|Things like the Loving decision and Brown v Board of Education have pushed our civil rights in the direction that seems most consistent with the intent of the Framers who wanted the people of their nation to be free and equal under the law.
Mr. Goldberg makes the point that all legislators should be deciding for themselves what is and is not constitutional and should vote against anything they think is unconstitutional. That is fine as far as it goes, but he fails to understand that the while there is a need to think about constitutionality of legislation, the Legislative and Executive Branch are political branches by design. They have other concerns than just the law and the Constitution.
This can be clearly seen in the over-reaction to the 9/11 attacks. A partisan majority in the House and Senate, at the demand of their constituents, put into affect laws that would have been anathema to a previous Congress. Further the Executive Branch set out to do things which the Supreme Court has found to be unconstitutional in terms of declaring citizens "enemy combatants" and holding prisoners indefinitely.
This same Congress and Executive Branch enacted a law invalidating Heaves Corpus, the right to challenge your detention and face your accusers. It also tried to prevent the Courts from even reviewing this law.
Mr. Goldberg asks, sarcastically:
Before we get to the historical niceties, a question:
Does anyone, anywhere, think legislators should vote for legislation they think is unconstitutional? Anyone? Anyone?
How about Presidents? Should they sign such legislation into law?
All the acts above were voted and signed into law, and based on Goldberg's premise we have to assume they were thought to be constitutional by those who proposed and voted one them. The thing is not everyone agreed that they were Constitutional, including the branch of government that has become our arbiter of the Constitution, the Judicial branch.
These abuses show exactly why the Supreme Court must be the final say. The reaction of a political branch to the political situation of the nation can lead to laws that are contrary to the goals of the nation, to provide for the common defense and secure the blessings of liberty. Without a review of calmer heads who do not have to look to the fickle whim of the electorate for their continued employment gives us a check that is badly needed, especially in times when demagoguery and know-nothingism runs rampant.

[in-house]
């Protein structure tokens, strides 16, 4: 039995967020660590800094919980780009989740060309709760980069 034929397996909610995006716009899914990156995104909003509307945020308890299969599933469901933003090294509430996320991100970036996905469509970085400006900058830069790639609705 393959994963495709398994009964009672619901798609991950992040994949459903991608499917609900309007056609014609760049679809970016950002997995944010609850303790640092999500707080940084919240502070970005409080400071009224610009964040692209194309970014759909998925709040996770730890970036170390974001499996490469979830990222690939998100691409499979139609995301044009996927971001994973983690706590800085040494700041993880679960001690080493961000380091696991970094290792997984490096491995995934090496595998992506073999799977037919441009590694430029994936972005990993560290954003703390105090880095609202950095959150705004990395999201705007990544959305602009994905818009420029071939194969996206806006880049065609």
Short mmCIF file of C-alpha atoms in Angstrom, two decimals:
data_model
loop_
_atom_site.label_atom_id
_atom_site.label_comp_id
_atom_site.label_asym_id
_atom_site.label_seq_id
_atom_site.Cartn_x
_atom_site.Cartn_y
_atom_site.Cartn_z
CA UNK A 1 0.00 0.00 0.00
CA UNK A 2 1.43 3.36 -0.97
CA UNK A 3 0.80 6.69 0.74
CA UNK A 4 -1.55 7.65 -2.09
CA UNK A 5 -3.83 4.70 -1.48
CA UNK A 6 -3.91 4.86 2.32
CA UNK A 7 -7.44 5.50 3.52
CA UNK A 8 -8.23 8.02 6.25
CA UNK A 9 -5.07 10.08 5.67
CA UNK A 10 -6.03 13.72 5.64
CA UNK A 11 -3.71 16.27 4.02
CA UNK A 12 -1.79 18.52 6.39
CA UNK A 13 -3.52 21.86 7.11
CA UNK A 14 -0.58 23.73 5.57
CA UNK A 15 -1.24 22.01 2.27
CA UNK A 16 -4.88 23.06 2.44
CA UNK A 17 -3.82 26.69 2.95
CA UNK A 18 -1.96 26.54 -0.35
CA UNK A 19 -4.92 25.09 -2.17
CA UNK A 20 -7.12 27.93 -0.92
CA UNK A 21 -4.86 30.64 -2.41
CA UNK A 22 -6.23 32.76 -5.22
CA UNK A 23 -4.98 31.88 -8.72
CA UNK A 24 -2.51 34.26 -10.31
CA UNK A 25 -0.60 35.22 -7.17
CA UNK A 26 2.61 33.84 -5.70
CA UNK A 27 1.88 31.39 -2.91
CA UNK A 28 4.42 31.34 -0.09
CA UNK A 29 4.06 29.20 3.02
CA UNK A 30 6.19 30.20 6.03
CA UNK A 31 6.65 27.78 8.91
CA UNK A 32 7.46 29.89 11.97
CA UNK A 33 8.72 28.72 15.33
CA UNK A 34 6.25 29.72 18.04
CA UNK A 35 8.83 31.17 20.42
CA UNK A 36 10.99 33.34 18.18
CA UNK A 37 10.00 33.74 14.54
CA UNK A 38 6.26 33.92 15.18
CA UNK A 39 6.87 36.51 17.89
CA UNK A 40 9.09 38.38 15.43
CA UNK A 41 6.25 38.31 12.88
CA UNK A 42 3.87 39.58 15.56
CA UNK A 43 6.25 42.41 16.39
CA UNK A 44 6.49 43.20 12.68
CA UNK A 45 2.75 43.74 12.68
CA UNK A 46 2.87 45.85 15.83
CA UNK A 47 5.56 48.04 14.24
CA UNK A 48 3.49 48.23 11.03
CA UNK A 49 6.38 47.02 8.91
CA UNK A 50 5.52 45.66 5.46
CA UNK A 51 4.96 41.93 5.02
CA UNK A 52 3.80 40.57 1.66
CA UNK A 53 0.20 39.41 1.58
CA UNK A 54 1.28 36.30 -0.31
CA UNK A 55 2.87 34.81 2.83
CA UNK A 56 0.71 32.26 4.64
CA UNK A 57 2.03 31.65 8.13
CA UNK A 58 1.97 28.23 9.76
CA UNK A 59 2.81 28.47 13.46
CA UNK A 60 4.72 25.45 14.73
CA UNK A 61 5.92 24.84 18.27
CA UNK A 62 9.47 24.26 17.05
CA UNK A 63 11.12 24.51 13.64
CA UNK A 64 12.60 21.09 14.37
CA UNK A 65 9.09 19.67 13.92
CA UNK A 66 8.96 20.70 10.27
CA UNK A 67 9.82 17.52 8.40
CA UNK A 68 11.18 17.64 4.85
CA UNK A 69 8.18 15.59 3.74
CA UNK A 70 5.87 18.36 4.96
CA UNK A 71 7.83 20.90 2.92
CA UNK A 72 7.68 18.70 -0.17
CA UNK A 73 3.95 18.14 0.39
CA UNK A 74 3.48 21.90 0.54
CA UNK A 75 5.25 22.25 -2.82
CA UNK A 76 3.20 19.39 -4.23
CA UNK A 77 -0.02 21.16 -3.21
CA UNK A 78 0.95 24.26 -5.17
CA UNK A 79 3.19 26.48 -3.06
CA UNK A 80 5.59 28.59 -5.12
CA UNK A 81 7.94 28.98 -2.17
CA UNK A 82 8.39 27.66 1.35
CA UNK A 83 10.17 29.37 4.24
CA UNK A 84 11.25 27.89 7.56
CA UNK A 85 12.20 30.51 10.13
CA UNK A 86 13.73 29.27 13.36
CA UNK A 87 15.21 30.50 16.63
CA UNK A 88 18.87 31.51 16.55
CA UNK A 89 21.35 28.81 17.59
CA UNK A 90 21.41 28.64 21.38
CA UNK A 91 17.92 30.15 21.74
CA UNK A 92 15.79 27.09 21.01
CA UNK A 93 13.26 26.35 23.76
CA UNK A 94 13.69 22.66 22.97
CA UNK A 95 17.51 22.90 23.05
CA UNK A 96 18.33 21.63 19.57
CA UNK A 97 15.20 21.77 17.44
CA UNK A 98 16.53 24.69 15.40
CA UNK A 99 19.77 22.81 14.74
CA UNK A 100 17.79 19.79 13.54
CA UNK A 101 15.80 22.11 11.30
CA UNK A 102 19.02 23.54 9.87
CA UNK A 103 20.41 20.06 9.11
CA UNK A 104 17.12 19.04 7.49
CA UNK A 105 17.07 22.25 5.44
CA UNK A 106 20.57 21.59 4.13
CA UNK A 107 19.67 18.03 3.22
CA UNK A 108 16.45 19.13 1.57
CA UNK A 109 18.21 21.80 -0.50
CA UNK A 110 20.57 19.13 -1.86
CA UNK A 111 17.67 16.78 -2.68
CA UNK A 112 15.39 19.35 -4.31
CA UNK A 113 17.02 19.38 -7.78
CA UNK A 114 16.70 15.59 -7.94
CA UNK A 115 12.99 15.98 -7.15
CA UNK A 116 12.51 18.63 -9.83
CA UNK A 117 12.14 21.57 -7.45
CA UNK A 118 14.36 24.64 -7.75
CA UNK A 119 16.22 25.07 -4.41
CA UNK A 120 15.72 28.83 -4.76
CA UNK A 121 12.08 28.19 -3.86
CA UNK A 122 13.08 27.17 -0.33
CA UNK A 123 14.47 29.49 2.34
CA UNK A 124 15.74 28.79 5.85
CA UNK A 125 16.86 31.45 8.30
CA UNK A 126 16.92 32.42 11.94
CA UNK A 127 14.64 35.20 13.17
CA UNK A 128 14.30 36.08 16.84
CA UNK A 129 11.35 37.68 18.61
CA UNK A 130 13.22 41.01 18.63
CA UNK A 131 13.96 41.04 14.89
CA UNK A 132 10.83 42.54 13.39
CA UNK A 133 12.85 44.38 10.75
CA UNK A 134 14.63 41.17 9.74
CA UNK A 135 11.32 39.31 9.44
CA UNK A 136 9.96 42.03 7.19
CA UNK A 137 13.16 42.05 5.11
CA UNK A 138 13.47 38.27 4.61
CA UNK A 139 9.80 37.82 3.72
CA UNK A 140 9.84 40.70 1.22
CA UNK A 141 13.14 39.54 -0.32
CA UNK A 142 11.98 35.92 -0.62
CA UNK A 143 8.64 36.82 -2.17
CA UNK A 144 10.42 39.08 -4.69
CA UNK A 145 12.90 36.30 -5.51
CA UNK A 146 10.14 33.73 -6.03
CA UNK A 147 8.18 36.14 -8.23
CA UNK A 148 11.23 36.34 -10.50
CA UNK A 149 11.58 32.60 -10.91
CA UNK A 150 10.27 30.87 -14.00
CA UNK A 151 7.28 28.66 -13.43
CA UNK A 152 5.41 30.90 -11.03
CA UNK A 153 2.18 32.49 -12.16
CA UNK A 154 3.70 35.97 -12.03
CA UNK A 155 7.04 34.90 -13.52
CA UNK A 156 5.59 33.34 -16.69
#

It is not as though there are not checks on the Judiciaries' powers as well. Yes, the Supreme Court is the final say on what is and what is not constitutional, but the Legislative Branch can keep working on legislation until it passes muster. Or there can be a change in the Constitution and then the High Court would need to use that as part of its thinking going forward.
Basically Goldberg is using the old reductio ad absurdum argument, where he takes a outlandish premise, extrapolates to the completely absurd then argues against that absurd conclusion. There is no doubt that legislators should consider if a piece of legislation is constitutional or not. However there is a wide range of opinion, even among Supreme Court Justices what this means. To assume that some of our less than swift legislators will take the time to think through all the constitutional ramifications of every piece of legislation, when many of them don't read the entire bill, is absurd in and of itself.
However Mr. Goldberg's goal is not good government. He is more interested in making sure that the powerful interests that many legislators lean on to tell them if a law is good policy or not continue to have a disproportionate amount of power. He wants to spin up his low information base to the idea that we are betraying the Constitution while weakening the power of the only branch that can and will put a check on a reactionary political climate and prevent the legislating away of rights protected by the Constitution and centuries of law based on it.
No system of government is perfect, as Winston Churchill said:
Democracy is the worst form of government. With the exception of every other form tried.
This premise that the courts should not interpret law is one that conservatives love. It plays into the idea that complex problems can be solved with simple solutions, the beloved and mythical "common sense". In the governance of a nation of 300 million plus citizens spread out over a third of continent there can be no simple solutions. Having one place where the final say is granted is a needed aspect of governing and pushing know-nothingism in regards to it is at best disingenuous and at worst dangerous to our overall Republic.
The floor is yours.